The bad news first: Dr. John's latest CD release was recorded on an electric piano whose timbre becomes tiresome, and he's covered most if not all of the 17 tunes here before. The producer, Joel Dorn, given 120 tapes to work with, brags about issuing here the very first tape he listened to. What kind of lazy attitude is that? Couldn't he have picked some new material for Mac's following to chew on?
That said, the performances here, culled from two nights at New York City's Lonestar Cafe in December 1986, are very, very good. By that time Mac had played a lot of solo piano gigs generated by the success of his two early-80s solo piano CDs on the Clean Cuts label, and his chops were up. "Junco Partner" is particularly beautiful, with some rich new gospel-inflected chords and a striking intro that may be a whole 'nother tune, for all I know. "Iko Iko" is full of previously unrecorded lyrics that Mac can seemingly conjure up on the spot.
Accompanying this audio CD is a short-but-sweet 25-minute DVD. Mac growls his way through some basic questions and plays a little piano to illustrate points. Subjects covered include the primacy of Fess and Ray Charles, the influence of T-Bone Walker and second-line rhythms. There's nothing really unexpected, but it's wonderful anyway, and makes this project a must-have for the Doctor's many fans. As they well know, he's as fun to watch as he is to listen to. --Tom McDermott
Dave Holland Quintet
Extended Play -- Live at Birdland
Bassist/composer Dave Holland has continually provided the jazz public with a string of superior recordings. Sure, he's noted for his participation with Miles Davis during the trumpeter's initiation of jazz-fusion back in the 1960s and early '70s. But since then, Holland-led units have been the recipient of numerous poll awards, and widespread acclaim emanating from the global jazz community.
This release showcases Holland's Quintet captured "Live at Birdland" -- in fact, it's the group's first live recording. Long considered one of the finest outfits in the business, the band on this two-CD set offers a glimmering snapshot of Holland's chirpy melodies often utilized as vehicles for improvisational expressionism. On the opening 21-minute number titled "The Balance," the quintet garnishes a tuneful theme with punchy, little big band-style horn charts amid sinuously executed shifts in tempo. Here and throughout, multi-reedman Chris Potter, trombonist Robin Eubanks and vibist Steve Nelson receive ample soloing space. Moreover, the artists weave complex arrangements with smoothly executed, bop-style movements.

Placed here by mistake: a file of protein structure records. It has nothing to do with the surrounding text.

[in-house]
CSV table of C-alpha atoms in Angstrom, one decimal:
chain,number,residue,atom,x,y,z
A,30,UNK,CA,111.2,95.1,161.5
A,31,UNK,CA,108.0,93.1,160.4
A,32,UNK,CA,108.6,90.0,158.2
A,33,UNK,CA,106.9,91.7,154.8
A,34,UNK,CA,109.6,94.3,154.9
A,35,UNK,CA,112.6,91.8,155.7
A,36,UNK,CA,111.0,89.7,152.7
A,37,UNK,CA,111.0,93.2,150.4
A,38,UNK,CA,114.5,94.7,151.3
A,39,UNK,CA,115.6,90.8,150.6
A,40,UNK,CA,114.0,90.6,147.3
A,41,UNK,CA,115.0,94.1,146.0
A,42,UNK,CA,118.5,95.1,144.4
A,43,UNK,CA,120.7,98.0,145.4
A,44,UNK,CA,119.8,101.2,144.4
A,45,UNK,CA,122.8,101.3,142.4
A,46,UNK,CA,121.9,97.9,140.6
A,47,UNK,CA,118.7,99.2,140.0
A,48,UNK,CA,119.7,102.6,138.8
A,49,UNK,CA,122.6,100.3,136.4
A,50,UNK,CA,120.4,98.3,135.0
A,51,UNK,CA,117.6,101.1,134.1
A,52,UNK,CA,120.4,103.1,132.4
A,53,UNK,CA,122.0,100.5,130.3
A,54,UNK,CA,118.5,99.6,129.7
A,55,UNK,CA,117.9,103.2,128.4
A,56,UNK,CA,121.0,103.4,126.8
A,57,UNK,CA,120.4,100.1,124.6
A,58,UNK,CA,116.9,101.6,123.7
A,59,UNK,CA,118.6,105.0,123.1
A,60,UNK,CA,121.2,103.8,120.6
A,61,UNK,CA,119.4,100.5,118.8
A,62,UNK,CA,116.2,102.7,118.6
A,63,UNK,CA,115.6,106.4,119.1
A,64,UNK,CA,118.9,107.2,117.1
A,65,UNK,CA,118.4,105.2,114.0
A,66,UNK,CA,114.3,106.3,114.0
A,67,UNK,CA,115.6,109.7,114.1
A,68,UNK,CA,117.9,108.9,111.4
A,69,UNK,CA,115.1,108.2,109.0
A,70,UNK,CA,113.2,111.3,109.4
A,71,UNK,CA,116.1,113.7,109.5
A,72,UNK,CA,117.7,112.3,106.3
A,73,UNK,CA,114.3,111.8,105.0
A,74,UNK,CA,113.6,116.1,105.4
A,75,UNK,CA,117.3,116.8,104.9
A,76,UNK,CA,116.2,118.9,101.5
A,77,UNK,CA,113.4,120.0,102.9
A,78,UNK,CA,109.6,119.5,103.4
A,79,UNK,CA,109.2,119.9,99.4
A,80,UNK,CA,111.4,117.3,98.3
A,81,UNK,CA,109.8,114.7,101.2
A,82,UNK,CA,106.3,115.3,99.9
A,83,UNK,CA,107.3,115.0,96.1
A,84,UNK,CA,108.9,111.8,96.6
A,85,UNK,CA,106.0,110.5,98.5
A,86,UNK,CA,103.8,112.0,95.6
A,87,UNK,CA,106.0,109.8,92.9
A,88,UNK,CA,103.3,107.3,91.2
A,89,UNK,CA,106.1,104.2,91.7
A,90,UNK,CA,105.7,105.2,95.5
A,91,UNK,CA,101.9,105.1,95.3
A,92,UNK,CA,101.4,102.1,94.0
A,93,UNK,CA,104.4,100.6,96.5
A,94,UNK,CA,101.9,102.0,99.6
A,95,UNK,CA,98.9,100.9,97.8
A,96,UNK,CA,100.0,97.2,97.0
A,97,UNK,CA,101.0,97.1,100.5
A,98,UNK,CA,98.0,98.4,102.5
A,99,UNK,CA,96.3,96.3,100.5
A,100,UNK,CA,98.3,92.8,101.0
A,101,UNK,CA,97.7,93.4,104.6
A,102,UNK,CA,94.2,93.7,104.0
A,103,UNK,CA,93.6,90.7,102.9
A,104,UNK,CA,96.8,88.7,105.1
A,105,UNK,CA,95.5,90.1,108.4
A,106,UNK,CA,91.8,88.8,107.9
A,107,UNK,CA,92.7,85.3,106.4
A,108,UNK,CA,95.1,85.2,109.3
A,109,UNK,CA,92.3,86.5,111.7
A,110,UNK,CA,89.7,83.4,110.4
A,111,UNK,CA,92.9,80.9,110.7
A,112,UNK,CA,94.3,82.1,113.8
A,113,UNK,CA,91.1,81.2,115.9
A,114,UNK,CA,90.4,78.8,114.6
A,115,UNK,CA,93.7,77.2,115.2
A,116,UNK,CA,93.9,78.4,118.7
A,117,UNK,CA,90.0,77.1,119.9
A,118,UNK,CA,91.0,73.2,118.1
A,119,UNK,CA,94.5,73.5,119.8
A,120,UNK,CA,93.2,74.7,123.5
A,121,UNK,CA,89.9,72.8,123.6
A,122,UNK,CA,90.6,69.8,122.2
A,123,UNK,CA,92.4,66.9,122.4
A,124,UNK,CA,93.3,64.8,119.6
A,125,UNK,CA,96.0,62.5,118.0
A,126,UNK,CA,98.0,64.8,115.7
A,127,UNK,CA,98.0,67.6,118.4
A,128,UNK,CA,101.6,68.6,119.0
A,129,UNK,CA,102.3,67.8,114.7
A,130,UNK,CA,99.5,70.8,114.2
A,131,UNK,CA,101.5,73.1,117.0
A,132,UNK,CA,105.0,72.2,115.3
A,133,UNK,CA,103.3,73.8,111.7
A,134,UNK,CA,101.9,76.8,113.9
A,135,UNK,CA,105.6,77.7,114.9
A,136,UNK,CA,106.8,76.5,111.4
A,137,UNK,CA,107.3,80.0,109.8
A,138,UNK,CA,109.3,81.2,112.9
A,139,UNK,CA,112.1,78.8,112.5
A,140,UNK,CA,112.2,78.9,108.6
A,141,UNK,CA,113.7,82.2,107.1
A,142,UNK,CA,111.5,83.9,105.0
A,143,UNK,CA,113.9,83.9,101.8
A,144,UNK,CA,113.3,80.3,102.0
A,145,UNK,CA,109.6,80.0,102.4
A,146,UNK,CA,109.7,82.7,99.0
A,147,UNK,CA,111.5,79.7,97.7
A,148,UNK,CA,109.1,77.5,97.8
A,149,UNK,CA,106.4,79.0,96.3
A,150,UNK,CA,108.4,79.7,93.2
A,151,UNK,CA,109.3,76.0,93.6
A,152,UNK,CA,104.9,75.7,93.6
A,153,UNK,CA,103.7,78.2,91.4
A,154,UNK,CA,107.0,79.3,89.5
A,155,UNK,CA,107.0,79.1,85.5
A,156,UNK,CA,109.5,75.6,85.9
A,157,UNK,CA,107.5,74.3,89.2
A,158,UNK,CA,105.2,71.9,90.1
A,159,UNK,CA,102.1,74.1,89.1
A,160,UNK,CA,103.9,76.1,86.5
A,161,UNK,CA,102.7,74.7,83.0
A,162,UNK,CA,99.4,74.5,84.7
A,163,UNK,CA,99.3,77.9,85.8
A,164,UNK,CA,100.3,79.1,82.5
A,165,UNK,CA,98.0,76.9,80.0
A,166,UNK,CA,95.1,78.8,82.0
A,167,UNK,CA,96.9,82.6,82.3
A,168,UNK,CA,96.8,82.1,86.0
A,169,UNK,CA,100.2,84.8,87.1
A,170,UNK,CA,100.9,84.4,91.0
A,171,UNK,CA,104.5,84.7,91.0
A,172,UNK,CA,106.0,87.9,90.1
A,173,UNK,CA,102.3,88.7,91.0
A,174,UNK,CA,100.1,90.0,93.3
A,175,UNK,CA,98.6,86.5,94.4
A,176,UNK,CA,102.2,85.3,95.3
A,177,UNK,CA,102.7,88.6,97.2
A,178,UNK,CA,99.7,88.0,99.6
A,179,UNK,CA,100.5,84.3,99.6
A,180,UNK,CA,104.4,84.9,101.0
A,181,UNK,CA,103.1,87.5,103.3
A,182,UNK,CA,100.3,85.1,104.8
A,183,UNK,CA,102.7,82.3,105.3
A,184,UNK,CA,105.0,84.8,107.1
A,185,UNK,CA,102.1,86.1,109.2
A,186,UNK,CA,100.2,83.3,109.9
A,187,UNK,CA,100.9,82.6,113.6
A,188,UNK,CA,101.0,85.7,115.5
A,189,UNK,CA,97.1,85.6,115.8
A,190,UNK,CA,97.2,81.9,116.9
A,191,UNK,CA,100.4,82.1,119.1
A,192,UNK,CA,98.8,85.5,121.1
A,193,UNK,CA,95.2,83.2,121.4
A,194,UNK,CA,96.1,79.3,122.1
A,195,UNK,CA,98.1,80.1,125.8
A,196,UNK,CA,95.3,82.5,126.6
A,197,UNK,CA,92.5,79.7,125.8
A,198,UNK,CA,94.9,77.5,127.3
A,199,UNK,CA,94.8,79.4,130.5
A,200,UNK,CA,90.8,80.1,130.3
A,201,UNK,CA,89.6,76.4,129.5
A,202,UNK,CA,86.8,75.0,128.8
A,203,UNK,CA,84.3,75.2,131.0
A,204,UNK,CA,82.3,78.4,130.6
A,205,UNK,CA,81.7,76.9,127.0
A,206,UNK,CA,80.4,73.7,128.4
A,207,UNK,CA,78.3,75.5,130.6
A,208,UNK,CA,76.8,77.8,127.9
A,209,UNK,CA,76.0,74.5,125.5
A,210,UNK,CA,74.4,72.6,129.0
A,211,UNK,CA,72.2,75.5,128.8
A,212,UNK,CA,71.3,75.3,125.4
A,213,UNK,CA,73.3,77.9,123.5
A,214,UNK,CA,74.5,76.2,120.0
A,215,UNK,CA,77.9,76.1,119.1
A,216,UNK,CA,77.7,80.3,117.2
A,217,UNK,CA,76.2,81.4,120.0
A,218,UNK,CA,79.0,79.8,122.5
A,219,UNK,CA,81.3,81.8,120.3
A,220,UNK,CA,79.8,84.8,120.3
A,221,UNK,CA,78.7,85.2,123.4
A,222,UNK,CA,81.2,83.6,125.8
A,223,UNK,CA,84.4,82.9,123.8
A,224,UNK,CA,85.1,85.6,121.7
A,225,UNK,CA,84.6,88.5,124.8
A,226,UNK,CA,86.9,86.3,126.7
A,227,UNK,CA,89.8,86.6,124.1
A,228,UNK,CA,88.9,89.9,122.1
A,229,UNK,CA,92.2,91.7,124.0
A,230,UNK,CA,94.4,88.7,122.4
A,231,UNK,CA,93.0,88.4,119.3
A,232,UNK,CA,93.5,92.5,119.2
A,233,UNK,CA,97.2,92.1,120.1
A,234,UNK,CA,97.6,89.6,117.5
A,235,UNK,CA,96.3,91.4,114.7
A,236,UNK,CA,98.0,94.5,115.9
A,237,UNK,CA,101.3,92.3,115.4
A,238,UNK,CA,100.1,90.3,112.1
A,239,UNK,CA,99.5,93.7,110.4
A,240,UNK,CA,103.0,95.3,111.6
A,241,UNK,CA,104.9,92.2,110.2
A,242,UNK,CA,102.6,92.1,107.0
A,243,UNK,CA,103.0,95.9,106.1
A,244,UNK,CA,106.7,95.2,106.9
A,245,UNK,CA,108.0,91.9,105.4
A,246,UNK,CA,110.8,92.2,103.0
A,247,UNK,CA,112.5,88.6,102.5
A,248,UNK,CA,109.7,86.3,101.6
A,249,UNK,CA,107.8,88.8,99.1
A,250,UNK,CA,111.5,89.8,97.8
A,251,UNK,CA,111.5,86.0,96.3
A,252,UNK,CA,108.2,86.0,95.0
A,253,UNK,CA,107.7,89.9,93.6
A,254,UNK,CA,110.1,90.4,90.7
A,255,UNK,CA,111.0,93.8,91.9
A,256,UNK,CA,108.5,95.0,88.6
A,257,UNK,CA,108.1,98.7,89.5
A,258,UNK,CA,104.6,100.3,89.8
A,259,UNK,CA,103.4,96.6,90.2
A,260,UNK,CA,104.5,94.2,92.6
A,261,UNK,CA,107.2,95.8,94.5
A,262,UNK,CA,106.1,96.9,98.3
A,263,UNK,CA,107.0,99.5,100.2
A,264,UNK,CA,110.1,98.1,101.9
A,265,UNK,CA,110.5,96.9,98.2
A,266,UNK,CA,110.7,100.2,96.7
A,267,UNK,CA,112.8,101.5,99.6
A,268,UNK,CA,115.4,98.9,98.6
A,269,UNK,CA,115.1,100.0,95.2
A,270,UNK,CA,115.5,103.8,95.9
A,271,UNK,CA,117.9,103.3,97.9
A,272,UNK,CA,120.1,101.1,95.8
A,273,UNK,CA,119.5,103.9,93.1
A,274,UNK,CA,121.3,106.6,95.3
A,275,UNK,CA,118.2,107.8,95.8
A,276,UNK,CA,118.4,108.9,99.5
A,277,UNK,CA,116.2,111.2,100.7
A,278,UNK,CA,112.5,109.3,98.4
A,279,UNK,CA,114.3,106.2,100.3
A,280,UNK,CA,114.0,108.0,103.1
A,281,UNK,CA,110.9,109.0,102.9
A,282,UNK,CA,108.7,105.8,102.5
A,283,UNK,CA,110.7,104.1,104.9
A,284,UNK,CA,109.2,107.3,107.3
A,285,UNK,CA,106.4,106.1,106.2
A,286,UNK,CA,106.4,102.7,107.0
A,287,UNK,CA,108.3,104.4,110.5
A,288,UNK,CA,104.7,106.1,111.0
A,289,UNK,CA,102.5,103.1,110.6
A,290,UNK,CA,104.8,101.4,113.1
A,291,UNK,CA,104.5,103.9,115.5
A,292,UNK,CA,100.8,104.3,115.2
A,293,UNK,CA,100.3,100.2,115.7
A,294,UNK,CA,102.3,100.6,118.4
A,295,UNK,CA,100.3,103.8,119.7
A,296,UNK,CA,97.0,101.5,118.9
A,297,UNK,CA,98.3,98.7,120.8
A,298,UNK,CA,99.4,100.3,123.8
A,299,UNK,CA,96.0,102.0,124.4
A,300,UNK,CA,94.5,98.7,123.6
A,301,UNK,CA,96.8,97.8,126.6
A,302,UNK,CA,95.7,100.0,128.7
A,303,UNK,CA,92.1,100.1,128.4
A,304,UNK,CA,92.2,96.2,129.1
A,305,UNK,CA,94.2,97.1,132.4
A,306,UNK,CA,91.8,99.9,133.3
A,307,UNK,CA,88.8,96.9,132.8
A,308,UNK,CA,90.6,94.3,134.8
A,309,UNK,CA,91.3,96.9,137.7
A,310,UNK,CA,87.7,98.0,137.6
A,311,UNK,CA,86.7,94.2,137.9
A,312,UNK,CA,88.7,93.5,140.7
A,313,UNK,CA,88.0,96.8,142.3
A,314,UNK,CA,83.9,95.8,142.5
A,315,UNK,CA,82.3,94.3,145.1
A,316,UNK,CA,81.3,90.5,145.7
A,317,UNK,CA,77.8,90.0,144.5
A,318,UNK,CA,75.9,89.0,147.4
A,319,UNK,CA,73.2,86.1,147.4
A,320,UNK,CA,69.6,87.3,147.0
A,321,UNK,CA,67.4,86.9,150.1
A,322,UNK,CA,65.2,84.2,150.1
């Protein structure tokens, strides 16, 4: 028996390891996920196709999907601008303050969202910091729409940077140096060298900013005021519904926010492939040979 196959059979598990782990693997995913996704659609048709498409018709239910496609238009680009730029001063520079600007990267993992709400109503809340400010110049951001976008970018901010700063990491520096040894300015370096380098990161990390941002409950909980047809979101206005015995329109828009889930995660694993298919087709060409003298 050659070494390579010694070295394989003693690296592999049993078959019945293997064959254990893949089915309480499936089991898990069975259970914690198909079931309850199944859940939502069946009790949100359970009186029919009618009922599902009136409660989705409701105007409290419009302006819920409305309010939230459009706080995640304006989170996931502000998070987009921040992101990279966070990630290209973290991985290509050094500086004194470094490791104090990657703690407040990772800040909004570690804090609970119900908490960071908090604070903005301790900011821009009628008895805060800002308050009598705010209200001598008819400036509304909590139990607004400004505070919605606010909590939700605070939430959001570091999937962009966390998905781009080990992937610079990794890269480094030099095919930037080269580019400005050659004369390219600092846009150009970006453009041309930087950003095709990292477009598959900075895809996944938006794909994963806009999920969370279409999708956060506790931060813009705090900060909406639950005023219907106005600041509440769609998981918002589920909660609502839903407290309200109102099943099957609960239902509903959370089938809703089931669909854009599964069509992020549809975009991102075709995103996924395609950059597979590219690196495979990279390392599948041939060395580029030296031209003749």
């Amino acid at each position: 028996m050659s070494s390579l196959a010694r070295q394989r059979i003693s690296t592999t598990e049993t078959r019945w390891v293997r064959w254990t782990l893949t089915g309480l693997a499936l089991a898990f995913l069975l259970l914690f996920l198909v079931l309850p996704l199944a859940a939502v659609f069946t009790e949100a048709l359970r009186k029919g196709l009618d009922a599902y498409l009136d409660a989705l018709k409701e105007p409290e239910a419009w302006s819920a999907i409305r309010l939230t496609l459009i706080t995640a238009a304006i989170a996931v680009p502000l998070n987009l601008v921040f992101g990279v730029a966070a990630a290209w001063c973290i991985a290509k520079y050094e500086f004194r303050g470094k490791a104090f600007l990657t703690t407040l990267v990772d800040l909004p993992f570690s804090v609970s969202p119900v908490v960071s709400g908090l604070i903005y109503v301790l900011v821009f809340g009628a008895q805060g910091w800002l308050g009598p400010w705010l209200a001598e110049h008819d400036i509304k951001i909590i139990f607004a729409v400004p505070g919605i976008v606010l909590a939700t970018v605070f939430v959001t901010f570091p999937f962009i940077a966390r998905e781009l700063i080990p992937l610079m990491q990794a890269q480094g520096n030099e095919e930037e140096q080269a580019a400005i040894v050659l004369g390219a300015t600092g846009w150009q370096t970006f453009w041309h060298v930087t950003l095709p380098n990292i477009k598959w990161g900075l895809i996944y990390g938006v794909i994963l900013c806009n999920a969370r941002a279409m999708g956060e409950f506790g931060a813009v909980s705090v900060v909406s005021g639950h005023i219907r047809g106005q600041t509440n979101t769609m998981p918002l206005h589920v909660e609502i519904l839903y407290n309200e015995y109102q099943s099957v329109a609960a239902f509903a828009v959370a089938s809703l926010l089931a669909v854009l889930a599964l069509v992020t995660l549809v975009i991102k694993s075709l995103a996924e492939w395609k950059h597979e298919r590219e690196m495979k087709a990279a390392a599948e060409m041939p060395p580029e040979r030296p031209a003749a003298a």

The soloists explore divergent angles via their climactically oriented improvisations. Yet they seldom, if ever, lose focus, as their overall line of attack remains firmly rooted within a structured methodology. And while Holland's bass playing is somewhat legendary, drummer Billy Kilson is emerging as a major force within jazz circles. As this rhythm section minces controlled firepower with supple grooves and feverishly constructed swing vamps. Other highlights feature the ensemble's garrulous, interleaving choruses in concert with a few blithely enacted passages. In sum, Holland's latest venture stands as a top pick for 2003. -- Glenn Astarita
Joey DeFrancesco featuring Joe Doggs
Falling in Love Again
Philadelphia, Pa.-based Hammond B-3 stylist Joey DeFrancesco synchronizes a love vibe with crooner Joe Doggs throughout this sprightly set. The producers capitalize on Doggs' moniker by promoting a bit of good cheer, complete with a photo of a listless looking basset hound gracing the CD cover.
This outing is centered upon a collection of spiced-up renditions of standards, such as "All or Nothing at All," "Pennies From Heaven" and others. Doggs' buttery voice and relaxed delivery is reminiscent of the better-known jazz vocalist, Little Jimmy Scott, while DeFrancesco leads the charge via his fluent attack and soul-drenched grooves. Here, saxophonist Red Holloway along with guitar heroes Pat Martino, Kevin Eubanks and others of note lend their formidable talents to this undeniably swinging set.
With Cole Porter's "Love For Sale," trumpeter Elijah Davis' breezy, muted lines counterbalance Doggs' understated lyricism. Yet at times, the ensemble uncannily melds a Texas roadhouse-type vibe with West Coast-like sensibilities due to a hodgepodge of blithely arranged, medium- and up-tempo swing vamps.
DeFrancesco pushes and prods his bandmates, thanks to his blistering single note runs and rhythmically oriented comping on "Secret Love," whereas Doggs sings behind the tempo, amid an easygoing gait. And while the musicians don't reinvent the proverbial wheel, they realign the tried and true with a modernistic approach that shines forth in a rather grand way. --Astarita